Which should you buy – RWD, FWD, or AWD?

The terms RWD, FWD, and AWD are simply acronyms that refer to the drive wheels of the vehicle. Below we will go into detail and explain the main benefits and drawbacks of each system.

RWD (Rear Wheel Drive)
“Rear Wheel Drive” vehicles use the engines power to turn the rear wheels of the vehicle only. When you push on the gas pedal, only the rear wheels are driving the vehicle forward while the front wheels are coasting along freely. If you were to lift the car in the air and push the gas pedal, you would only see the rear wheels moving and the front wheels would be stationary.

Simplicity: RWD vehicles are simple to build and maintain due to their low complexity and simple parts. The engine, transmission, and differential are all separated and easily accessible for maintenance such as oil changes and clutch replacements.
Handling: RWD vehicles are known to be better balanced and better handling on the road due to their driving characteristics. This is why most performance and high end cars stick to RWD.

Traction: This biggest downside to having a RWD vehicle will be your traction in poor weather conditions. Snow and Rain can prove to be a challenge even with modern traction control. Not only can they struggle with finding tractions, but you may experience slight “drifting” around corners which means your car won’t be travelling in the same direction that your steering wheel is pointed.


FWD (Front Wheel Drive)

“Front Wheel Drive” vehicles use the engines power to drive only the front wheels of the car. The rear wheels coast freely in this case. This is the most common type of drivetrain found on todays roads and for good reason too!

Simplicity: Like with RWD cars, FWD cars benefit from simplicity. Transmissions are often coupled together with differentials in one unit called a “Transaxle” which can be serviced as one unit. This simplicity also comes at a lower cost since there are no shafts running to the rear of the car either.
Traction: FWD vehicles have the benefit of the tires always rotating in the direction that the wheel is pointed which means its much less likely to “drift” in poor condition. They also benefit from better traction since the weight of the engine and transmission are usually right on top of the from axle which allows for more grip on snow and ice.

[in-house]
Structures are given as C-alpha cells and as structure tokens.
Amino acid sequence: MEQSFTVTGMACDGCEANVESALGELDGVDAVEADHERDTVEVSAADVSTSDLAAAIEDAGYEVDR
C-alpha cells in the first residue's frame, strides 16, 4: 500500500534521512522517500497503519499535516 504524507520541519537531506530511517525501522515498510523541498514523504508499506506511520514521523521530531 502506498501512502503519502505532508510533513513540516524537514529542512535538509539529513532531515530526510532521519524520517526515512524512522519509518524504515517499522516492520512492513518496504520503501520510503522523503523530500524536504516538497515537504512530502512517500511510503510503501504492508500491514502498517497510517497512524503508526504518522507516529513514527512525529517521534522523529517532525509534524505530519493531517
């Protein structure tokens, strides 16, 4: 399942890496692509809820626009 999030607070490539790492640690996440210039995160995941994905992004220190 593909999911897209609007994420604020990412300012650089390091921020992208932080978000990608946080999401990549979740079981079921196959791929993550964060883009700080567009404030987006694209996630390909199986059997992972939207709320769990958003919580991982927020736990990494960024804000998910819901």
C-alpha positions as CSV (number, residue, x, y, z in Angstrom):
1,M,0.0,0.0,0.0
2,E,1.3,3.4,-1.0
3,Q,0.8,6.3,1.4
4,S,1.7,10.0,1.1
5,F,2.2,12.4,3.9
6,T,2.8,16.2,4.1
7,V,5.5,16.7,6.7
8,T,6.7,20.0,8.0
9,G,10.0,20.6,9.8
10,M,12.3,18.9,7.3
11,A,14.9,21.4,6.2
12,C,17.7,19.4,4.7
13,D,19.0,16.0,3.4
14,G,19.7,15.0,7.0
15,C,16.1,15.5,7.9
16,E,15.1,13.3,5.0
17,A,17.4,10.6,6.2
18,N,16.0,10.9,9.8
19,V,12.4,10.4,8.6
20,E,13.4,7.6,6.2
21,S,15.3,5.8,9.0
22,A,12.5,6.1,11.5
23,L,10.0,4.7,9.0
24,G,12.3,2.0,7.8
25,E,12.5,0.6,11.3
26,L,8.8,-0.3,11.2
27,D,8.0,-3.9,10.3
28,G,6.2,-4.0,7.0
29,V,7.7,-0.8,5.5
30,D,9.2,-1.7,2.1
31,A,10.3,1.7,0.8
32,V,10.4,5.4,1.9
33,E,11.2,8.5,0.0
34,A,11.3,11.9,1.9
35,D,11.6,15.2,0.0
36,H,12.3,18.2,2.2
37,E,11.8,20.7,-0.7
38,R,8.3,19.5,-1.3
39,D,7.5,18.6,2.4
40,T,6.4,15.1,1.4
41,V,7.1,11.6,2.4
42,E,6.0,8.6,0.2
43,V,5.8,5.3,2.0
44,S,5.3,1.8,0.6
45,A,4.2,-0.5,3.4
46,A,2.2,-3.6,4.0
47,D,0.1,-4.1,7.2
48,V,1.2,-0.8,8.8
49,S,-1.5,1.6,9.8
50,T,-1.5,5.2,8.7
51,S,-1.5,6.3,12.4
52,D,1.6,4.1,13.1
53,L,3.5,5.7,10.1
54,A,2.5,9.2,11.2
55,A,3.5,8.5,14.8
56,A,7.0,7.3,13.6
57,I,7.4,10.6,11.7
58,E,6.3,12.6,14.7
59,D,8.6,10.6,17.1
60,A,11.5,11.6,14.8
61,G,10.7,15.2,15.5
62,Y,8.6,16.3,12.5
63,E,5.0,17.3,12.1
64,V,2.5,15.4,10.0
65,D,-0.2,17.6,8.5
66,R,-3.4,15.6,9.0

Handling: The biggest downside to a FWD vehicle is usually its poor handing characteristics. a FWD vehicle has the front wheels doing the majority of the work (accelerating, braking, and turning) which can lead to understeer, torque-steer, and loss of traction under spirited driving. This is usually not a problem for most people since the average commuter will never push his/her car to these limits but its something to consider if you’re looking for a sportier car.


AWD (All Wheel Drive)

AWD – “All Wheel Drive” vehicles are capable of providing the engines power to all four wheels of the vehicle depending on road conditions. This added benefit provides the most superior traction but also comes at a great cost!

Handling: The number one benefit of having an AWD vehicle is its superior handling in poor weather conditions. Since all the wheels are used to power the vehicle forward, the chances of getting stuck are much lower and drivers can feel more confident with the vehicles ability in poor weather conditions. Keep in mind this doesn’t help braking or stopping!

Complexity: AWD vehicles have many more moving parts than a FWD or RWD vehicle. Transaxles and driveshafts need to send power to the front and back of the car and be monitored at all times by a computer to optimize traction. Differentials and transfer cases need regular maintenance and fluid changes to run optimally.
Cost: The added complexity mentioned above leads to a higher purchase price and usually a higher maintenance cost as well.
Fuel Economy: Added weight from extra components can add a few hundred pounds of weight to a vehicle – this extra weight will reduce a cars fuel economy in city stop-and-go traffic. The added rolling resistance from all the extra components will also be a drag on fuel economy even if you’re driving in good weather conditions.


As you can see, there is no one drive system that is superior in all situations. Many people still argue over which system is the best but it ultimately comes down to the usage environment and personal preferences. Before purchasing, be sure to research as well as test drive the vehicle to ensure that its the right one for you.

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